COLUMNS

  • Maine and Its Role in American Art

    Maine and Its Role in American Art, edited by Gertrude A. Mellon and Elizabeth F. Wilder. Viking, New York, 1963. 73 pages, illus.

    A completely charming and thorough book on Maine art, Maine artists, artists in Maine, from Maine, or painting about Maine. Published in conjunction with the many activities planned for the ob­servance of the Colby College Sesqui­centennial. The reproductions are nu­merous and excellent, and the various essays—by James T. Flexner, Lloyd Goodrich, Donelson F. Hoopes, etc.—full of information and completely in the spirit of an excellent regional sur­vey.

    Philip Leider

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  • The Art of the West in the Middle Ages

    The Art of the West in the Middle Ages, Henri Focillon. Two volumes. Phaidon, New York. Vol. I, Romanesque Art, 314 pages, illustrated. Volume II, Gothic Art, 400 pages, illustrated.

    The definitive study of medieval art, translated from the French for the first time.

    Philip Leider

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  • Twenty-Six Gasoline Stations

    Twenty-Six Gasoline Stations, Edward Ruscha. “400 copies printed in April, 1963, by the Cunningham Press, Alhambra, California.”

    It is perhaps unfair to write a review of a book which, by now, is probably completely unavailable. But the book is so curious, and so doomed to oblivion that there is an obligation, of sorts, to document its existence, record its hav­ing been here, in the same way, almost, as other pages record and document the ephemeral existence of exhibitions which are mounted, shown, and then broken up forever.

    “Twenty-six Gasoline Stations,” is a book consisting of 26 photographs

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  • Creation Miró 1961

    Creation Miró 1961, Yvon Tail­landier. Wittenborn and Company, New York, 1963, illus.

    A vague, poetic, unilluminating essay by Yvon Taillandier, repeated three times, in English, French, and German along with some of the worst color photography since “West Side Story.” Some nonsense about using the “golden luminosity” of Majorca's light results in the ruination of all the photographs; Miró's work is photographed for the most part on an easel, or a chair, or against a wall, permitting hosts of dis­tractions like venetian blinds, chairs, mats and rugs to crowd into the pic­tures. An altogether

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  • Dictionary of Modern Sculpture

    Dictionary of Modern Sculpture (New York: Tudor), 1963. 311 pages, illustrated.

    BEGINNING WITH AN impossible task, given the daily emergence and disappearance of new sculptors, this handy book nevertheless manages to provide useful information about 412 major contemporary sculptors, including much biographical material of the type that is usually never at hand when one needs it.

    Philip Leider

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  • Peter Selz’s The Work of Jean Dubuffet

    “The Work of Jean Dubuffet,“ by Peter Selz. Museum of Modern Art, N.Y., 1962. Illus., 187 pp.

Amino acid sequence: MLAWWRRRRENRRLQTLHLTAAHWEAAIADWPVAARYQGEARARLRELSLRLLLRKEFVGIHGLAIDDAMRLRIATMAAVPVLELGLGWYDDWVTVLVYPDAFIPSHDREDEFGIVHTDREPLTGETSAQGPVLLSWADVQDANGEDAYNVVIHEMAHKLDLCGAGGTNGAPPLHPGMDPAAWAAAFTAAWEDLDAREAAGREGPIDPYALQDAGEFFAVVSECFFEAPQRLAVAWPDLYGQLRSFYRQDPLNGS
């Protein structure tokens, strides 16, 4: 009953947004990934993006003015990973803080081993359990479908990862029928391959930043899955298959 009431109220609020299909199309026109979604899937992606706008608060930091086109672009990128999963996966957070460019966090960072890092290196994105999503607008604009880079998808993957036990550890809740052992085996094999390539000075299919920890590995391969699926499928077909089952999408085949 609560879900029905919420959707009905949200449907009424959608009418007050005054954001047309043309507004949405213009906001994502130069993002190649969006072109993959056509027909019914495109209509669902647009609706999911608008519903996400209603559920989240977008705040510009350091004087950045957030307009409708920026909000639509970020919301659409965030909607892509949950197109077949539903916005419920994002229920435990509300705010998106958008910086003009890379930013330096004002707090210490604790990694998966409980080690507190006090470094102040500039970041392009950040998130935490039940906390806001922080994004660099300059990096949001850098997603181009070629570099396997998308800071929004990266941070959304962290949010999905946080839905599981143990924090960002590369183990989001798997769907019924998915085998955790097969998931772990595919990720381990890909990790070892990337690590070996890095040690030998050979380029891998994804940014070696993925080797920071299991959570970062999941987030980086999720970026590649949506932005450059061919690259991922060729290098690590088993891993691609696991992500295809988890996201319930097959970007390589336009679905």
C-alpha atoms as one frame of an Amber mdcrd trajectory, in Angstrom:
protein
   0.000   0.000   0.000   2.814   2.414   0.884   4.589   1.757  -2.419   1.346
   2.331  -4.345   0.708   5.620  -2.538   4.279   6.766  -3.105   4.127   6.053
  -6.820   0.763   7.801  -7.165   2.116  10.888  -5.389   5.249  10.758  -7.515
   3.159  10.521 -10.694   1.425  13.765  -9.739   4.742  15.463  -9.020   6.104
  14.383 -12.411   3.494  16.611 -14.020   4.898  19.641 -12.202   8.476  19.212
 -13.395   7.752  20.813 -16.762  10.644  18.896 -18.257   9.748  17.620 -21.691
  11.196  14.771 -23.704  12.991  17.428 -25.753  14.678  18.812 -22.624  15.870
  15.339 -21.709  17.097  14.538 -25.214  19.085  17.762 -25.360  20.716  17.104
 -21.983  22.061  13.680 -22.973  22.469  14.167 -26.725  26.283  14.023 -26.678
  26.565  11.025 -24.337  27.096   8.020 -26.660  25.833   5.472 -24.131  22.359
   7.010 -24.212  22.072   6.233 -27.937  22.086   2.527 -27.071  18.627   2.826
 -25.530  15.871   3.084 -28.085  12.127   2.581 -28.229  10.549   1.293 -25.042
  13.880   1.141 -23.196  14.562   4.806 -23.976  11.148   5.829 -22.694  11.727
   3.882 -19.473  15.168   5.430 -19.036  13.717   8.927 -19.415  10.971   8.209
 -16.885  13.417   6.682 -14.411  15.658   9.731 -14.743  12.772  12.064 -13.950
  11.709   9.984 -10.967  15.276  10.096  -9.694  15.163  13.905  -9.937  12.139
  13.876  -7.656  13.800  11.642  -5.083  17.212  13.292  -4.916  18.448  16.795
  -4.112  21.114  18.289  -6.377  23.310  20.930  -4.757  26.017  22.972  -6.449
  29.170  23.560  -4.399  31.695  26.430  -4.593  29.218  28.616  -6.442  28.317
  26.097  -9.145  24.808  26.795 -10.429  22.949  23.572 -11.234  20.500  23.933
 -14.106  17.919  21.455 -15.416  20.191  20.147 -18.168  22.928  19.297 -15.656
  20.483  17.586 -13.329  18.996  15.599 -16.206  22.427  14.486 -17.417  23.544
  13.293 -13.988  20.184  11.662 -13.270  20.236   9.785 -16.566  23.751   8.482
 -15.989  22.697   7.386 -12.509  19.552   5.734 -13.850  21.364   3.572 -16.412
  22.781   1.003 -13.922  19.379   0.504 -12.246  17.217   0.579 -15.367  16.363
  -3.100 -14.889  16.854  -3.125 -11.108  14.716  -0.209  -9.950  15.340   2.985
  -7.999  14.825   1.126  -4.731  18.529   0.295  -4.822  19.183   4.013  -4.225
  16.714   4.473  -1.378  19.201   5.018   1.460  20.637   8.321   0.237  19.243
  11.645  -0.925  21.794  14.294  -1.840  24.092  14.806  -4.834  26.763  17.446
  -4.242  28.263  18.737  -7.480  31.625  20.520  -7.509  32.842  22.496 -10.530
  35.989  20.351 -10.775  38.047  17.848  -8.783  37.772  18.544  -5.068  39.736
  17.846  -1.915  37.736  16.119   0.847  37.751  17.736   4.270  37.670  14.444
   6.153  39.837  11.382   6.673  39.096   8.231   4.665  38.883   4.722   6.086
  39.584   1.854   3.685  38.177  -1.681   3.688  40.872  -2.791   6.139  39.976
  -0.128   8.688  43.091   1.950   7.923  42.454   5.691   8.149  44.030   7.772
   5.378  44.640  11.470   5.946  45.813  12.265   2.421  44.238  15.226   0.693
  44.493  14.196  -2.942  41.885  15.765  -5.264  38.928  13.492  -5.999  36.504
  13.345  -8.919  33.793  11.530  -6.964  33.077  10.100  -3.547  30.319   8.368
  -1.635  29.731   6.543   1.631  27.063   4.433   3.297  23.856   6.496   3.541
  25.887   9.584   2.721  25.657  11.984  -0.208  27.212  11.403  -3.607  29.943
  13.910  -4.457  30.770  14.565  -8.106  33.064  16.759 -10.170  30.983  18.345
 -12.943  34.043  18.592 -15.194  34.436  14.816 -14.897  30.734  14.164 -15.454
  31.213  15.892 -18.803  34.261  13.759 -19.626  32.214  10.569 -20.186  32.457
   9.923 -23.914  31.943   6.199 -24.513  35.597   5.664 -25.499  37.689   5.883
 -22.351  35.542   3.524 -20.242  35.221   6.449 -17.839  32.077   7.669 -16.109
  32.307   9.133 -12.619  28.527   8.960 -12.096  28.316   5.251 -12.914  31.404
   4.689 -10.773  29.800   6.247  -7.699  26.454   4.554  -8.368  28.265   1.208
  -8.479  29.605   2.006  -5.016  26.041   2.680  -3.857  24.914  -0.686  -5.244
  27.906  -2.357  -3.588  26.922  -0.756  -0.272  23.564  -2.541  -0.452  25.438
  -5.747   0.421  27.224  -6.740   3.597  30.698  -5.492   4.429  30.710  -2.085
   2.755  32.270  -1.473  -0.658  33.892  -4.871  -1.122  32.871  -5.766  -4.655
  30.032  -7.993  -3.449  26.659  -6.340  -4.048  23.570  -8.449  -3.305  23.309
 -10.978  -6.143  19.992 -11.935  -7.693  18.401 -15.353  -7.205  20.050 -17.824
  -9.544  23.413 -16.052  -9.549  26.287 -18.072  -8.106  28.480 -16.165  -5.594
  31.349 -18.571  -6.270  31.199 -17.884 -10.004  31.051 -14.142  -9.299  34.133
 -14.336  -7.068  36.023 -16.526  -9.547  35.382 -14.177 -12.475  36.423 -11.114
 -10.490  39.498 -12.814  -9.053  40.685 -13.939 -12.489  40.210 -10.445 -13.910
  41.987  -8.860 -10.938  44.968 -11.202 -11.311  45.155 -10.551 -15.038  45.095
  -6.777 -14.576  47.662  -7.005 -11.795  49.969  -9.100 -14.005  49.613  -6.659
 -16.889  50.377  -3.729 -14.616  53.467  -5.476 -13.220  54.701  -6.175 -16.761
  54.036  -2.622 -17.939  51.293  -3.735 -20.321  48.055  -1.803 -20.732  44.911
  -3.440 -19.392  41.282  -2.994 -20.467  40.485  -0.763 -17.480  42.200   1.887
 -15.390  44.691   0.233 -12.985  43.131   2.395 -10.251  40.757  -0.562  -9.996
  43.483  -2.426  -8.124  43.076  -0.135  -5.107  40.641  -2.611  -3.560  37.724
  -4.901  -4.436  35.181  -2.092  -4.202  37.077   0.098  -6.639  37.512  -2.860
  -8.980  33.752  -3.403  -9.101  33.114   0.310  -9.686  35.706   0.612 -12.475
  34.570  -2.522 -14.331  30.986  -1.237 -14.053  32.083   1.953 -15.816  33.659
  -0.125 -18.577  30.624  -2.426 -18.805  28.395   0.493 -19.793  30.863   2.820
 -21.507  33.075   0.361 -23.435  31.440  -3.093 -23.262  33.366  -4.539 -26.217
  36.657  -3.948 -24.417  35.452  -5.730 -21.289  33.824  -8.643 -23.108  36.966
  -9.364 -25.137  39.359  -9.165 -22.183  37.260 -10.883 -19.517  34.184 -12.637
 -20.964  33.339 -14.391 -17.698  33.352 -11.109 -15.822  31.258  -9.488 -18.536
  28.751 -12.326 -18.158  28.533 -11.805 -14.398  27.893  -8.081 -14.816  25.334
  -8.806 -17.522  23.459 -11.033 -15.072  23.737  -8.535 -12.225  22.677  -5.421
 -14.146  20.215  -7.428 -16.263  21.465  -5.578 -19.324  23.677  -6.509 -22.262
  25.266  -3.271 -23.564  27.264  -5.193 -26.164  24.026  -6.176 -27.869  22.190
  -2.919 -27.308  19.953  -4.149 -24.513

The exhibition is taken down; the paintings are returned to their owners, or to the artist’s studio. What remains is history, and more and more that history has come to be embodied in “the catalog.” Nowadays, the catalog is often a full-length book, written by some notable critic or curator. The exhibition brings forth the book; the book purports to be the history of the exhibition. If the books represent the paintings to have been something which they were not, how can they, stacked in corners or hanging

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  • British Art Since 1900

    British Art Since 1900, by Sir John Rothenstein. Phaidon, 1962.

    The picture of British painting and sculpture is, happily, not nearly so dreary as this book would lead one to believe; one must only keep in mind that almost the entire flock of painters and sculptors who have given vitality to English art in the last decade are completely ignored both in Sir John’s rather stuffy preface and in the deadening series of half-tone photographs following. (One would think that national pride, if nothing else, would encourage the publisher to be more lavish in color plates for the first illustrated survey

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  • Aesop, Five Centuries of Illustrated Fables

    Aesop, Five Centuries of Illustrated Fables (New York: Metropolitan Museum of Art, Distributed by New York Graph­ic Society, Greenwich, Conn). 96 pages, illustrated.

    Parents who find themselves stupefied by the vapid quality of present-day children’s books will find this selection a joy. Illustrations for each of the fables selected range from 15th-cen­tury Italian woodcuts to drawings by Alexander Calder, and the fables themselves are presented handsomely print­ed in translations also ranging from Caxton to Marianne Moore. J. J. Grand­ville’s 19th-century wood engravings, which have been charming

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  • BOOKS

    Photographs by Harry Callahan. El Mochuelo Gallery, Santa Barbara, 1964. 126 plates.

    The photographs that Harry Callahan has chosen to include in the present volume radiate such intense visual so­phistication that one wonders if he is not the epitome of the photographer's photographer, the degree of the view­er's response depending on how deeply he is saturated with the photographic mystique. For Callahan is completely committed; his eyes and hands co­operate to bring us images that are important and individual. From the un­likely amalgam of influences on his work of Ansel Adams, whose straight

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